Breakfast goes global

Menu items from four regions help boost morning meals’ sales.

Published in FSD Update

You know what they say: Breakfast is the most important meal of the day. But American breakfasts, while tasty, are often high in carbohydrates and fat. To appeal to those health-conscious customers, consider creating breakfasts with a worldly influence.

Take Anthony Kveragas, the chef/manager at Cornell University, in Ithaca, N.Y., who offers breakfast dishes from Greece, Asia and Latin America. 

“Adding ethnic variety to our regular breakfast lineup takes minimal effort, lowers our costs, raises customer satisfaction and it’s healthier—win, win, win, win,” says Kveragas, who researches recipes, travels and talks with foreign students to better understand other countries’ cuisines. “Students are interested in exploring by nature, and I enjoy providing them the opportunity of eating more diversely and healthier.” 

To get some worldly inspiration of your own, take a look at these four regions for ideas.

1. European:
At the Passport Café in the Carole Weinstein International Center at the University of Richmond, in Virginia, Chef/Manager Karen Kourkoulis offers a variety of ethnic breakfast sandwiches, like a Spanish chorizo, egg and Muenster cheese sandwich and a French spinach, mushroom, egg and Brie sandwich. 

The sandwiches come on telera rolls, a softer rounded bread—“customers like the texture and flavor of the roll, as it allows the flavor of the sandwich ingredients to come through.” For the egg portion, Kourkoulis starts by making omelets, which get halved and added to each sandwich. They can even be used for the next day’s sandwich building. 

“The sandwiches are fresh and filling, and the addition of an ingredient like chorizo makes them stand out from the usual breakfast items like bacon and sausage,” Kourkoulis says. “The best way to entice diners to try something new is to simply talk to them, explain a certain ingredient or give a little history of where a certain dish originated.” Samples go a long way, too, she notes.

Another great European option is a Greek-style yogurt bar, like the one Cornell’s Kveragas has installed. The chef strains plain yogurt overnight (tip: you can use the whey for smoothies to minimize waste) and allows students to choose their own toppings, like maple syrup, berries, chocolate and salted caramel, at a self-serve station. “It’s our most popular breakfast option, probably because it has wide appeal to a large audience.” Kveragas also does some more adventurous European offerings, like French crêpes and tartines and an Alsatian-style pizza (made by subbing out tomato sauce for crème fraîche and using a lavash bread for the crust) topped with onions and bacon.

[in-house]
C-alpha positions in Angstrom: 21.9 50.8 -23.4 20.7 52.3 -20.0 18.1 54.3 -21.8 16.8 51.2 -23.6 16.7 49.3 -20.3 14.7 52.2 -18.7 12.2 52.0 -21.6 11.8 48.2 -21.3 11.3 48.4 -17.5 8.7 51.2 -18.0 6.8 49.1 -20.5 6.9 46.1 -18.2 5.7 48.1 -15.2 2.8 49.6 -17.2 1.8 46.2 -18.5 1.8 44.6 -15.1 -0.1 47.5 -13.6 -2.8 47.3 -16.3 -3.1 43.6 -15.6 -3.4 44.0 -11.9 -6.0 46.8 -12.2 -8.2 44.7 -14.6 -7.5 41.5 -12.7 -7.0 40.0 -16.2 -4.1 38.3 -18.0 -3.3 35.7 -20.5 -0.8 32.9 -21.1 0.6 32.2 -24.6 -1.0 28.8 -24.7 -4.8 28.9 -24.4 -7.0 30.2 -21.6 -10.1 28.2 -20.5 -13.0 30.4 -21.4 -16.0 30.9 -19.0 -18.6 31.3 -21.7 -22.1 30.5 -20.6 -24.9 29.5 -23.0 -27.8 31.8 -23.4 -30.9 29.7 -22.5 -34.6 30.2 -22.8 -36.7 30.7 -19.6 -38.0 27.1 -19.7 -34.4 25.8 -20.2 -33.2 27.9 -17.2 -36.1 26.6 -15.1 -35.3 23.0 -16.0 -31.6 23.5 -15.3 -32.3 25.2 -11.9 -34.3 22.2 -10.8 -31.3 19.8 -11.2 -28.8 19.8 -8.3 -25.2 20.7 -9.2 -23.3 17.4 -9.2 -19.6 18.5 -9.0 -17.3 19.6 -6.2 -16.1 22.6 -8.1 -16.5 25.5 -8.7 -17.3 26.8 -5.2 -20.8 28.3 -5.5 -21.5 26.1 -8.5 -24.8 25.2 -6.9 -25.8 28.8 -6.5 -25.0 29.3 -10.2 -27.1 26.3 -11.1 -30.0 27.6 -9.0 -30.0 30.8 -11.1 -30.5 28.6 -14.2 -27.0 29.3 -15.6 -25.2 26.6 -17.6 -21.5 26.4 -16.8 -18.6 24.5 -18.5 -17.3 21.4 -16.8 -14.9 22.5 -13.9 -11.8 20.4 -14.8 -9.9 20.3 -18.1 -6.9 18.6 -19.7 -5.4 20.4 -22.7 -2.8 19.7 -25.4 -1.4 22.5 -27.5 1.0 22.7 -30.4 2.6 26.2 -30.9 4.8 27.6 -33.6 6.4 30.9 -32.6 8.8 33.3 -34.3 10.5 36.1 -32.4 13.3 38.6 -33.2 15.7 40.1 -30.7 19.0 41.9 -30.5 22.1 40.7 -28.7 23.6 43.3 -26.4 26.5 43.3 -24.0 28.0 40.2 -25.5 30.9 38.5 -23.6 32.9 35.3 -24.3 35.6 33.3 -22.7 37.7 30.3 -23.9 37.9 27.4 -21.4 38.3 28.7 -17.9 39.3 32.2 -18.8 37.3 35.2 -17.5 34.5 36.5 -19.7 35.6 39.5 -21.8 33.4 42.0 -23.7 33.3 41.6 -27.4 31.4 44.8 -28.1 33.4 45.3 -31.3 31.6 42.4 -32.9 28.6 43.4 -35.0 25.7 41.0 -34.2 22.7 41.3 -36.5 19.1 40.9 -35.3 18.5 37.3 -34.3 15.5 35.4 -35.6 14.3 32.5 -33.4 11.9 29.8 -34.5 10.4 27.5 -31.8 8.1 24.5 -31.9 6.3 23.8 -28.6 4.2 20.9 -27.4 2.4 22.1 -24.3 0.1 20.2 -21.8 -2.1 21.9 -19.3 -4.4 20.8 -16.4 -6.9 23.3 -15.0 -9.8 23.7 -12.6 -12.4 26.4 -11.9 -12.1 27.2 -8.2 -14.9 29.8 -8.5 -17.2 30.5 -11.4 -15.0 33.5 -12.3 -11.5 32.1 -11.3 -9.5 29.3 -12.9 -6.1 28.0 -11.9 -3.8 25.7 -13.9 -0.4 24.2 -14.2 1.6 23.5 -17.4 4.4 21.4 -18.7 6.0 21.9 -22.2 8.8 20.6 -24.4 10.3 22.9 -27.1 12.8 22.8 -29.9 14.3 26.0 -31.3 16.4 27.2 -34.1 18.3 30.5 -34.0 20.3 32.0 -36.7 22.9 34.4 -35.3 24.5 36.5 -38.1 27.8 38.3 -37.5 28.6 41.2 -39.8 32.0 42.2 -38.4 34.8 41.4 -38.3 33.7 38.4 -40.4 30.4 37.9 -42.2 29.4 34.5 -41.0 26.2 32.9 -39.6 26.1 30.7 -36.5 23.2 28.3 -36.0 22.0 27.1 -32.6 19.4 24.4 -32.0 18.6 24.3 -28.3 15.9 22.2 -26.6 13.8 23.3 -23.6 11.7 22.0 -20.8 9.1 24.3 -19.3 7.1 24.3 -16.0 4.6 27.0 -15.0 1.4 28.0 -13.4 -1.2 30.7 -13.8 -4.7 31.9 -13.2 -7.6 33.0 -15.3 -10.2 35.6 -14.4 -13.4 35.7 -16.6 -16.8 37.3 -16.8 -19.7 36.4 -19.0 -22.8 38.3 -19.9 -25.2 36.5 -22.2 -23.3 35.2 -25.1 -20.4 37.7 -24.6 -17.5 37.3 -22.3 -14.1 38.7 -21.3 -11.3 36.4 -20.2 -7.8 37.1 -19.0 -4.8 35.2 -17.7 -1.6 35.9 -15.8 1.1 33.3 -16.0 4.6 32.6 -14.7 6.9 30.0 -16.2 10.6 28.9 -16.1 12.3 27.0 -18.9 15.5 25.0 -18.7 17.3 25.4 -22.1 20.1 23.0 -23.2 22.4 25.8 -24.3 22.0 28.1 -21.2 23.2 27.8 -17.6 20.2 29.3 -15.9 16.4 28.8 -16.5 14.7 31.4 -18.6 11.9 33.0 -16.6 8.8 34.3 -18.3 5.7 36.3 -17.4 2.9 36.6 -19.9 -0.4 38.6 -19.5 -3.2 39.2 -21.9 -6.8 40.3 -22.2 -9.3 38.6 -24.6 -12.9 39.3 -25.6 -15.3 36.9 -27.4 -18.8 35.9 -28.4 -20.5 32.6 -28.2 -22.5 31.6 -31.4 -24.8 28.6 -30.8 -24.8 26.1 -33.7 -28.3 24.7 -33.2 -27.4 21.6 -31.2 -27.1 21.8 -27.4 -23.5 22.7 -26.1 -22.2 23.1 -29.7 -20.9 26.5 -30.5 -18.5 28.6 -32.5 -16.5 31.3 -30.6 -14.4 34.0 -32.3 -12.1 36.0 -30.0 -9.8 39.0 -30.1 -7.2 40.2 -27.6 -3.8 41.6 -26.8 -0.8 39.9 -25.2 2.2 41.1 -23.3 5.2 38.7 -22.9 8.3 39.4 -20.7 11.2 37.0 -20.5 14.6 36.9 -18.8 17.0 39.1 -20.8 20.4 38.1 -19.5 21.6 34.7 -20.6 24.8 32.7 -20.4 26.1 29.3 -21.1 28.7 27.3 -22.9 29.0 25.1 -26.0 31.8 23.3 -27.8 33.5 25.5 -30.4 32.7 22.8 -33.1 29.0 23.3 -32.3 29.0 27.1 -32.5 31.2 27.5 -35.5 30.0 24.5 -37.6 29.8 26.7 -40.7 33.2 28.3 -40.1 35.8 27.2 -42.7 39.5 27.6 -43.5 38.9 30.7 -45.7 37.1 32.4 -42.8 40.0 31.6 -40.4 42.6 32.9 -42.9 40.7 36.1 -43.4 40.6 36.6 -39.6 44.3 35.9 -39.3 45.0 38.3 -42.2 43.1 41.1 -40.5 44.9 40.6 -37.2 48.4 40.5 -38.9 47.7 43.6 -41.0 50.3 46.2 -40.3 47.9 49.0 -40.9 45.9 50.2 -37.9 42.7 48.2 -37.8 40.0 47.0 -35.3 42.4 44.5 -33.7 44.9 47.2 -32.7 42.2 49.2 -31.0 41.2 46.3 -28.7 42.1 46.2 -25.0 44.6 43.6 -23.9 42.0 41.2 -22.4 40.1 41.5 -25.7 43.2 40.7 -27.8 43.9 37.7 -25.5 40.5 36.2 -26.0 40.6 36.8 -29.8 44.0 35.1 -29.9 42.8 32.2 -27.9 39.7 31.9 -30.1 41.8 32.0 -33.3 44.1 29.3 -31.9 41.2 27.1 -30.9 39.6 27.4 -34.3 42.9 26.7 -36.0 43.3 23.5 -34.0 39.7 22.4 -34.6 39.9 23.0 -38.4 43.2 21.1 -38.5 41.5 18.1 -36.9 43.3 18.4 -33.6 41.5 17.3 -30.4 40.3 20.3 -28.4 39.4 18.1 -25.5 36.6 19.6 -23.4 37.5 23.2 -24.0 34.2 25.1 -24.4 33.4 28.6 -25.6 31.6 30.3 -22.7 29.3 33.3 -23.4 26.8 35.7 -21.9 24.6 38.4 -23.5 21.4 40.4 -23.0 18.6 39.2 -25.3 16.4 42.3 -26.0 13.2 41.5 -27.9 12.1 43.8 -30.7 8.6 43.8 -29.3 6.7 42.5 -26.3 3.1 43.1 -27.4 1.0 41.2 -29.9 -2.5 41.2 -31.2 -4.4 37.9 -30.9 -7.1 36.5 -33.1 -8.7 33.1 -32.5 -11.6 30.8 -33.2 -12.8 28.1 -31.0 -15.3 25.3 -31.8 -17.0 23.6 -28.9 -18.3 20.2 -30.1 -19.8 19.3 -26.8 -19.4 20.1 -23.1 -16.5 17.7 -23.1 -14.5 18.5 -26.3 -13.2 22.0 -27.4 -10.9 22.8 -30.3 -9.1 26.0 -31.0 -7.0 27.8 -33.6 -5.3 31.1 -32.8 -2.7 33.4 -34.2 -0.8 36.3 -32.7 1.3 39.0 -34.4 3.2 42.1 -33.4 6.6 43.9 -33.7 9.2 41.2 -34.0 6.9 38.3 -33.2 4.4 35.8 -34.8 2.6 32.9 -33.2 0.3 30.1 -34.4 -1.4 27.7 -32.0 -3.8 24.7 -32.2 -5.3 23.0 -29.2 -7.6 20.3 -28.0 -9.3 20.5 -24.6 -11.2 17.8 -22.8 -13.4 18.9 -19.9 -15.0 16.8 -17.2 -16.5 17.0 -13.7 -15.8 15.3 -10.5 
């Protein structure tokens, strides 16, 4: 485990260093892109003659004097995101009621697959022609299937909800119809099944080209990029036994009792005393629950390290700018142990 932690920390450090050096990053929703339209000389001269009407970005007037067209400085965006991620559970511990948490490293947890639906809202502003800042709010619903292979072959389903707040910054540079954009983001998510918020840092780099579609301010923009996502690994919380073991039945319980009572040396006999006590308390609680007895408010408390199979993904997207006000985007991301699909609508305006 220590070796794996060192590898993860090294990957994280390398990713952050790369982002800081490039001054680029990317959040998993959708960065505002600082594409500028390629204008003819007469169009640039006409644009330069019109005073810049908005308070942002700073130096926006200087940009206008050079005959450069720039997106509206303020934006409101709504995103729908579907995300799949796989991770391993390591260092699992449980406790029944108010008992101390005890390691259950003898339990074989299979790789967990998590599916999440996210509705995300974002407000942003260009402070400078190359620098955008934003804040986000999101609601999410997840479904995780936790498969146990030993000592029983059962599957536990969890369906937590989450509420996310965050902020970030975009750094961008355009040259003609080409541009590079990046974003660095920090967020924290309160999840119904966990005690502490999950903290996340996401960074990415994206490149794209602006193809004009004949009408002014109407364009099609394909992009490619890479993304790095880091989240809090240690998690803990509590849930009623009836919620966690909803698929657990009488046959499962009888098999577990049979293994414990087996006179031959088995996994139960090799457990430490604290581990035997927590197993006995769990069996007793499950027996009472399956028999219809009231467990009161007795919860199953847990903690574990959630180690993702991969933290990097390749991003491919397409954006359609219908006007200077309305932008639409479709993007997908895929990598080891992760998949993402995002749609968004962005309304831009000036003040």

2. Caribbean:
After realizing what a large Caribbean population New York City had, Pnina Peled, executive chef at Memorial Sloan-Kettering Cancer Center, decided to offer two breakfast items to cater to this demographic: a Caribbean porridge and salt cod with hard boiled eggs. “Porridge is considered a comfort food, which always does well in the healthcare environment,” Peled explains. After researching the dishes and relying on her diverse staff, she tweaked the recipes and found perfection. “All the customers love it—our biggest problem is making enough. It just flies out of here,” she says.

The cafeteria goes through nearly 10 gallons of porridge each day, which is made fresh every morning around 6 and lasts through 10:30 a.m. Peled recommends using cornmeal, condensed milk and coconut milk, with a touch of cinnamon and nutmeg, similar to how it is made in Jamaica. “Some people mix in oatmeal, but we don’t because it’s not authentic,” she adds.